Does Our Civil Justice Succeed in Handling Corporate Pollution of the Environment?
How well does our civil justice system perform against corporate pollution of our environment as in the BP oil spill? In 1989, the Exxon Valdez struck a reef off Alaska and spilled more than 10 million gallons of oil over a thousand miles of remote coastline. Exxon's immediate response was to embark on a campaign to avoid responsibility that would last decades. Now, twenty years later, the BP oil spill has ruined Louisiana marshes and threatens its fisheries for years to come. History is repeating itself as BP blames the owner of the rig and all its subcontractors for the catastrophe.
Corporations have consistently responded to the environmental disasters they have caused by passing the buck for as long as possible. They know the initial outrage will dim, media coverage will diminish, political administrations will change, and industry regulators will go through the revolving door to join the industry they once watched. In response to calamities like oil-coated beaches in Santa Barbara in the west and Lake Erie's burning rivers in the east, the consciousness of a nation was raised in the nineteen sixties to corporate exploitation and abuse of the environment.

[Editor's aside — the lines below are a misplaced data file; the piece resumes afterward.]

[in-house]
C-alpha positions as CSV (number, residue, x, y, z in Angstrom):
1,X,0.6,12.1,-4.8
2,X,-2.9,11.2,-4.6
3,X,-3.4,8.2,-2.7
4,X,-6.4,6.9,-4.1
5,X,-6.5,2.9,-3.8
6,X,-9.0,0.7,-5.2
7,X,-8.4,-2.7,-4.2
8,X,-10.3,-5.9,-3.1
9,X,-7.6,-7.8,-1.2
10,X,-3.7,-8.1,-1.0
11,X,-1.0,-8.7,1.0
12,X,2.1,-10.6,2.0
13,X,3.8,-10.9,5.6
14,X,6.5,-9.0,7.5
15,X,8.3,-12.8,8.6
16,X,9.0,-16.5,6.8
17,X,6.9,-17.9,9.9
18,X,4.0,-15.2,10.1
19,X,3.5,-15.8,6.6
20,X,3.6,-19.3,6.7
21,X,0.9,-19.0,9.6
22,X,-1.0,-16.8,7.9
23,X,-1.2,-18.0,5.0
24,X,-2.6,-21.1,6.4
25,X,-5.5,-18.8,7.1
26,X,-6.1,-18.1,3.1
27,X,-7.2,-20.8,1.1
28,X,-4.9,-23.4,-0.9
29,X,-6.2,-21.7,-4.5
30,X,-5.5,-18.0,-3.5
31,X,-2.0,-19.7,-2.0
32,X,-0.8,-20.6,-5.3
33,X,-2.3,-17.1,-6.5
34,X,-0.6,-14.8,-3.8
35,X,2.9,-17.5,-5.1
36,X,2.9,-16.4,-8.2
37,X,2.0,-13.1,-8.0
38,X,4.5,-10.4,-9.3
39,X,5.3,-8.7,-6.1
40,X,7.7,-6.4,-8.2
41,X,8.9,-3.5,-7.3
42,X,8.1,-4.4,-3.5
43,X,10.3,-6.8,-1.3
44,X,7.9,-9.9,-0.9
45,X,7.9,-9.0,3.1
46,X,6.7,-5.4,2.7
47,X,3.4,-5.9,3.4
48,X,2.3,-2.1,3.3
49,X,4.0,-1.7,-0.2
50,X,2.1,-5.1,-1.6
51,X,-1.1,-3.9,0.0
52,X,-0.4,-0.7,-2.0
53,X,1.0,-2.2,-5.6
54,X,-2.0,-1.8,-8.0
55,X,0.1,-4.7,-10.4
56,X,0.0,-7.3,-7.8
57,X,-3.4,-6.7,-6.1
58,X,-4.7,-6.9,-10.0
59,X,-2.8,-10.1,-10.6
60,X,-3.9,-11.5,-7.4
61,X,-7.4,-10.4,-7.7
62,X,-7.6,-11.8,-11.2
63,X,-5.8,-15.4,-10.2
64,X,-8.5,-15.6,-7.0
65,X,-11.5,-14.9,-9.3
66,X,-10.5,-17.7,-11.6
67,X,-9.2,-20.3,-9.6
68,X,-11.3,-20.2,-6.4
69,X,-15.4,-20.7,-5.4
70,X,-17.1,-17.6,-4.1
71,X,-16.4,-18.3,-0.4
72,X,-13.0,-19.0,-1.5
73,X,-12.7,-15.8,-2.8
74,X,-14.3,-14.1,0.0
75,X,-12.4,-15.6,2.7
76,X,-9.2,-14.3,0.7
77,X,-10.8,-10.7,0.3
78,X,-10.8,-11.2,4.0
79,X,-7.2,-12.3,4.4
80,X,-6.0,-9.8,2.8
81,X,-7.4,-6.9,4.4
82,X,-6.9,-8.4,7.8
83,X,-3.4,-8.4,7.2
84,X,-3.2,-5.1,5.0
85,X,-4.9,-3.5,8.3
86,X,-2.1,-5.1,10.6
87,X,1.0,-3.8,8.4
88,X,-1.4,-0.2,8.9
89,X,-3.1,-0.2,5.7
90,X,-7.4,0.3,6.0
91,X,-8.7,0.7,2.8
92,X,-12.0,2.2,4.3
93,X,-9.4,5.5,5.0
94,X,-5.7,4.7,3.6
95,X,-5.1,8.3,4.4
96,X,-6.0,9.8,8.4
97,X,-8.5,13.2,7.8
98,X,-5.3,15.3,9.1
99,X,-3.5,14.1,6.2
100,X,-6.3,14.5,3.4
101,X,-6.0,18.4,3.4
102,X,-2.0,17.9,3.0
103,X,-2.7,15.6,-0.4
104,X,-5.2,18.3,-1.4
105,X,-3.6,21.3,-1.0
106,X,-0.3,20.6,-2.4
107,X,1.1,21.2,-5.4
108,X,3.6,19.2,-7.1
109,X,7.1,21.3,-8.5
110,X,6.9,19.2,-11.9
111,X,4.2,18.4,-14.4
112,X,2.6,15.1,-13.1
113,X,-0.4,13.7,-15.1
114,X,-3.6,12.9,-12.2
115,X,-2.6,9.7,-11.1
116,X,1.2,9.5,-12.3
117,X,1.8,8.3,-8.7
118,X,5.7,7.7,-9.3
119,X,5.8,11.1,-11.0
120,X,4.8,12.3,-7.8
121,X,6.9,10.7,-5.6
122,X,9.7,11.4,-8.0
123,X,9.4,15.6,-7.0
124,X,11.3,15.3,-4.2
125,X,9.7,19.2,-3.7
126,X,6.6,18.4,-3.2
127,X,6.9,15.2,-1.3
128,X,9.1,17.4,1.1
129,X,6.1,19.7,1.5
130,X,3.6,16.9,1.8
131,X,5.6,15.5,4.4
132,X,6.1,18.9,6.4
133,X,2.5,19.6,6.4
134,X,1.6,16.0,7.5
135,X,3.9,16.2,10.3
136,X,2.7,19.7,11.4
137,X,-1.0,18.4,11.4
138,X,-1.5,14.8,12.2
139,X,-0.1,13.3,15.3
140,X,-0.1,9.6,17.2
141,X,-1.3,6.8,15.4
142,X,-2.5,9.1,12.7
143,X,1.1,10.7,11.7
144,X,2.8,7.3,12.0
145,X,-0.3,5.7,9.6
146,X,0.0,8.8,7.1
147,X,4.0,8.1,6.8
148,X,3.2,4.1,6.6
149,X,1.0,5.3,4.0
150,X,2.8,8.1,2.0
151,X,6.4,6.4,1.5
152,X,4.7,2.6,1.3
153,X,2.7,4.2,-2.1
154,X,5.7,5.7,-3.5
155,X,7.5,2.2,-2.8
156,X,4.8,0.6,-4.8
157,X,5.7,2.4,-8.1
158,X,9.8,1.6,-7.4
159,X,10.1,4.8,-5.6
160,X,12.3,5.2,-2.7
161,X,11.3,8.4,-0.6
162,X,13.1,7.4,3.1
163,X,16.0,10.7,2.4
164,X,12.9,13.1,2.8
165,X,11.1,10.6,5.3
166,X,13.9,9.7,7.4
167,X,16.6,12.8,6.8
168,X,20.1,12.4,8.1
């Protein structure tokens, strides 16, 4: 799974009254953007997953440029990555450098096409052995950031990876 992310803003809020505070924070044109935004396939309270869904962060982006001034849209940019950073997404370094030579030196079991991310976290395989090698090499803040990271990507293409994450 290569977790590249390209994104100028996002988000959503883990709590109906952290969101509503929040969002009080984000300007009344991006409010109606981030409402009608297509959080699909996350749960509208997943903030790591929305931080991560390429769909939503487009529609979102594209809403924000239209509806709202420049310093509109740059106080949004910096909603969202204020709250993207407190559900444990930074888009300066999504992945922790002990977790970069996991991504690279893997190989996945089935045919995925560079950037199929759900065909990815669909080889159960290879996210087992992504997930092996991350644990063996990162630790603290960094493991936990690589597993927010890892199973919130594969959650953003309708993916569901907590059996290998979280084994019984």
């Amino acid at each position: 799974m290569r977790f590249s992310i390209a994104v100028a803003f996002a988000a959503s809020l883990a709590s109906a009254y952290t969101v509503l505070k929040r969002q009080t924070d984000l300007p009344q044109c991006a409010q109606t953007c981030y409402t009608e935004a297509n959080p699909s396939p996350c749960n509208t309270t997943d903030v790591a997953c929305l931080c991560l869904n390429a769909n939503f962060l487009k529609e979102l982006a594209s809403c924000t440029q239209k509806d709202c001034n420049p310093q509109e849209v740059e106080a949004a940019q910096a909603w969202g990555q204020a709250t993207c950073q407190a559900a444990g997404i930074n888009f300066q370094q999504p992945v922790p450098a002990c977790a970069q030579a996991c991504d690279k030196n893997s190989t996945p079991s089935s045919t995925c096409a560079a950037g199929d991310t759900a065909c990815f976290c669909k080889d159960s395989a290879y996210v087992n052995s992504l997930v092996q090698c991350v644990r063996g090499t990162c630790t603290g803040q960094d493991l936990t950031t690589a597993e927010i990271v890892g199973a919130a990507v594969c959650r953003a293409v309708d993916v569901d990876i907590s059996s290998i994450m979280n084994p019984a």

The first attempts of the sixties movement to rein in corporate destruction of our ecology resulted in congressional passage of such laws as the Clean Water Act, the National Environmental Policy Act, and the Clean Air Act to impose limits on corporate polluters that had been dumping toxins in our air, water, and land with abandon. Other laws have since been passed, but these acts remain the pillar of environmental law to this day. However, laws are only as good as their enforcement.
We see today how an underfunded and understaffed FDA cannot adequately inspect all egg farms to see that the eggs delivered to the consuming public are safe for consumption. Unfortunately, we have also seen how underfunded and understaffed government agencies let Wall Street cost our government and us a fortune, because they weren't able to inspect everything that was going on.
In the same ways, the agencies responsible for implementing new regulations under the environmental pollution acts were incapable of dealing with what was a wild west of corporate pollution. Underfunded, understaffed, and overpowered by the influential industries they sought to monitor, regulators were time and time again forced to settle for small fines or overlook corporate misconduct entirely.
Until 1965, this was the situation. It was into this breach that our country's civil justice system stepped. And when it did, it largely changed the landscape of corporate pollution forever. More to come next week about this.